A common ingredient in Asian dishes and Eastern medicine, ginger is used less in Western-style cooking. However, ginger tea is available in the United States and has been linked to helping with nausea and vomiting, especially in patients undergoing chemotherapy. One study indicated ginger offers several health benefits and cardioprotective properties, namely cardiotonic, antihypertensive, antihyperlipidemic and antiplatelet effects.
Garlic is most commonly used, medicinally, to help with conditions related to the heart and blood vessels, including high cholesterol and high blood pressure (in addition to making meals delicious). Significant research has been done on the effects of garlic on the cardiovascular system, showing a positive overall effect and a reduced risk of cardiovascular disease in both human and animal studies.
Historically, garlic has also been used to keep vampires at bay. So there's an added benefit.
A spicy pepper, cayenne is bright red in color and anywhere from four to 20 times hotter than a jalapeño. It's also incredibly beneficial for your heart health and blood flow, for several reasons.
First, cayenne is loaded with antioxidants and anti-inflammatory properties, both of which benefit overall health because inflammation plays a role in many diseases, including heart disease. Researchers found individuals who eat chili peppers enjoy increased longevity compared to those who don't; as an added benefit, pepper-eaters tend to add less salt to their food. Too much salt, of course, isn't so great for your heart health.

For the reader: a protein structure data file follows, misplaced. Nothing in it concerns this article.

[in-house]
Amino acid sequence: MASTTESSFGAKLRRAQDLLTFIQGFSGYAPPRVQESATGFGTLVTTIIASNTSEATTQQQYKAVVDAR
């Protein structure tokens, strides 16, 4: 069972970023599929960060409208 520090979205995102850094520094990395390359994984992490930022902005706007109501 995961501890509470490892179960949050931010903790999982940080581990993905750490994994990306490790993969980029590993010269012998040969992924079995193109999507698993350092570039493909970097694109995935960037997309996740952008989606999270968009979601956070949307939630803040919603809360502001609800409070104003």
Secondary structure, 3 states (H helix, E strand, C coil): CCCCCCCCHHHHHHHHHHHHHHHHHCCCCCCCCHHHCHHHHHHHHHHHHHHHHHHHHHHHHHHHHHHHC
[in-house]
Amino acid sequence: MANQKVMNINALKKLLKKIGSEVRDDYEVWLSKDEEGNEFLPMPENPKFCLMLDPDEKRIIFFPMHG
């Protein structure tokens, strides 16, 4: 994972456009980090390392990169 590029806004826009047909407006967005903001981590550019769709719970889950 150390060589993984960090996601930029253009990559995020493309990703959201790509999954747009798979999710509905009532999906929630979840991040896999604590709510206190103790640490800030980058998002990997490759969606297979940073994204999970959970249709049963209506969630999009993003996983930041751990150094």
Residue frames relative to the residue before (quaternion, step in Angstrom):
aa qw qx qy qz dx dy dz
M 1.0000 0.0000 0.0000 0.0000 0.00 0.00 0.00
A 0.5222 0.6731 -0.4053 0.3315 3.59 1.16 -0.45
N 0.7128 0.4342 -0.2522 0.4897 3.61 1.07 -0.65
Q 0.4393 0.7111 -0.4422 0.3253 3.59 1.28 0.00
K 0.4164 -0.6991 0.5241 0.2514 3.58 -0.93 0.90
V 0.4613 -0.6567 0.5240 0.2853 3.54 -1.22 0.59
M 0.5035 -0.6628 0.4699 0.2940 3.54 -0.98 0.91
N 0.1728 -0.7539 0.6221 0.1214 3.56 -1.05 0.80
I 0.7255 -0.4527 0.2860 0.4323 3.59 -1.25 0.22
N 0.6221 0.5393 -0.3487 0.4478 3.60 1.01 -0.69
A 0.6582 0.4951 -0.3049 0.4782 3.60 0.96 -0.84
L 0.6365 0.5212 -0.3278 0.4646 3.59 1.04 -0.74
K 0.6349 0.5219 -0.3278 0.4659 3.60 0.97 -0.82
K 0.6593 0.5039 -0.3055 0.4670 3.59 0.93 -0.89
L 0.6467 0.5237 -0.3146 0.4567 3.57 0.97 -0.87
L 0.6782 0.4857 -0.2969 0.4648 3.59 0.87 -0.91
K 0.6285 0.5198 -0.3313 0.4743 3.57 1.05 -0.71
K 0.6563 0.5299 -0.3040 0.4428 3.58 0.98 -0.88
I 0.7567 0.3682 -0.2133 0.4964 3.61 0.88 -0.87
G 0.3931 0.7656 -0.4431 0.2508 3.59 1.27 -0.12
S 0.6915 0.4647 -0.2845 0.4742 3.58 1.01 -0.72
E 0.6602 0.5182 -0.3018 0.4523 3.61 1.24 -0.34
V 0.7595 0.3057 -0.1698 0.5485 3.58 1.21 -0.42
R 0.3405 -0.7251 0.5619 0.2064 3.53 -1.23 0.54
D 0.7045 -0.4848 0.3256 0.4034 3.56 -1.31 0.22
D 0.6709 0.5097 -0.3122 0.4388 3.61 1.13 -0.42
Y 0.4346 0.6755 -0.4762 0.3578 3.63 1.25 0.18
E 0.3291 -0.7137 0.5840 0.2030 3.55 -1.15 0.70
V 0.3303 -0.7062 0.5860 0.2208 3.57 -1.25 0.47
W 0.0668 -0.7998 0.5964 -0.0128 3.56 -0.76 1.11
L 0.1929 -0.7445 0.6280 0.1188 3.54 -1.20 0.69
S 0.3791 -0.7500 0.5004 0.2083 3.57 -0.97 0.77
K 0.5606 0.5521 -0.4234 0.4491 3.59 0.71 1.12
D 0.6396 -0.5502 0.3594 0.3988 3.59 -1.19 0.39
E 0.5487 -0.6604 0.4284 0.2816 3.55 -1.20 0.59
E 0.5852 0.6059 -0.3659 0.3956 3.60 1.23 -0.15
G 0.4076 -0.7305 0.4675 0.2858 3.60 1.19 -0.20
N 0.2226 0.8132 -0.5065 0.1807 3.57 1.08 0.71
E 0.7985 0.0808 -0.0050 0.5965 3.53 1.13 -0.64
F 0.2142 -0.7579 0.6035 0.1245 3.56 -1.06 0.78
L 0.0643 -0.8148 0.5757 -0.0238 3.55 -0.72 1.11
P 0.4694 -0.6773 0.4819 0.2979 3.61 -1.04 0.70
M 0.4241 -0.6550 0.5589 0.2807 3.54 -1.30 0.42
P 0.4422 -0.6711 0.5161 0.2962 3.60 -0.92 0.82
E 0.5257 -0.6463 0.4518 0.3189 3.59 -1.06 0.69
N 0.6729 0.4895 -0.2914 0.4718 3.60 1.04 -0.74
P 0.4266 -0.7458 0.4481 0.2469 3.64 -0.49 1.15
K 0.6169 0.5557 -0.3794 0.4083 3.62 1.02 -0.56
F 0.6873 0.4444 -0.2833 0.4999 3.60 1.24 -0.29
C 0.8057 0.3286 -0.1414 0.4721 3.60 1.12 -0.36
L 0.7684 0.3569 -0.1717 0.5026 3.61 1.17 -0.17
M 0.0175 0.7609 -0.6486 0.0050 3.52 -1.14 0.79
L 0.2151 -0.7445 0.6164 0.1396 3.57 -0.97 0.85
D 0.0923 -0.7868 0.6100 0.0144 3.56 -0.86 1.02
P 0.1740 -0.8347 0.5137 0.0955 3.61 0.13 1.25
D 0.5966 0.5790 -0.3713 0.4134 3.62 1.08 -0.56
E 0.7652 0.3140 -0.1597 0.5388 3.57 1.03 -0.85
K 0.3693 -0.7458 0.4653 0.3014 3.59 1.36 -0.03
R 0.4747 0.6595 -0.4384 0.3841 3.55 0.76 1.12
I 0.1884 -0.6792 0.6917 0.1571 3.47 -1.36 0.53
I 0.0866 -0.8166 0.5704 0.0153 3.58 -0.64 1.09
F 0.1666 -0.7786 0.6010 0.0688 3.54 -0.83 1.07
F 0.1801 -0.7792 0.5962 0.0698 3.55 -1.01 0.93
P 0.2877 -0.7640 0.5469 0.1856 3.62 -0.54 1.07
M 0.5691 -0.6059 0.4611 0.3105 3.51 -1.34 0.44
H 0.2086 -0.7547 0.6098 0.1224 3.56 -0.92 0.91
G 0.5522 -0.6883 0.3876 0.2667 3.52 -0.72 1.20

Cinnamon has long been used in traditional medicine and even today is recommended as a supplement to treat conditions such as irritable bowel syndrome (IBS) and diabetes. Like other herbs on this list, cinnamon has anti-inflammatory properties but can also reduce blood sugar levels and help lower cholesterol. One study, published in 2003 in the journal Diabetes Care, reported that individuals taking insulin and cinnamon supplements saw major decreases in their blood sugar levels over the course of 40 days. Even better, the effects remained after they had stopped taking the cinnamon.
Which herbs do I take for blood flow?
"Honestly, it totally depends on the individual," DiCicco said. "Every body and person is completely unique, and every herb is, as well. There are obviously herbs, vitamins, minerals and supplements in general that are helpful for circulatory system issues, but that doesn't mean they're right for everyone."
Herbs aren't that different from pharmaceuticals. As DiCicco explained, pharmaceuticals are fourth-degree medicines—the highest degree there is—that were derived from herbs. In a sense, pharmaceuticals can be viewed as amplified versions of certain herbal medications.
The other benefit of herbs, as you probably know, is they can enhance the flavor of food. Even the ones listed above could be sprinkled into your next pot of chili, adding flavor and providing some of those blood-flow-boosting benefits.
"Herbal medicine takes longer to heal, and our society often calls for instant gratification," DiCicco said. "However, if someone is willing to put in a little extra time, they can find true health without the risk of causing new problems."
Editor's note: These statements have not been evaluated by the Food and Drug Administration. Our medical experts advise that you consult with your primary healthcare provider before you begin using a supplement. This information is not intended to diagnose, treat, cure or prevent disease.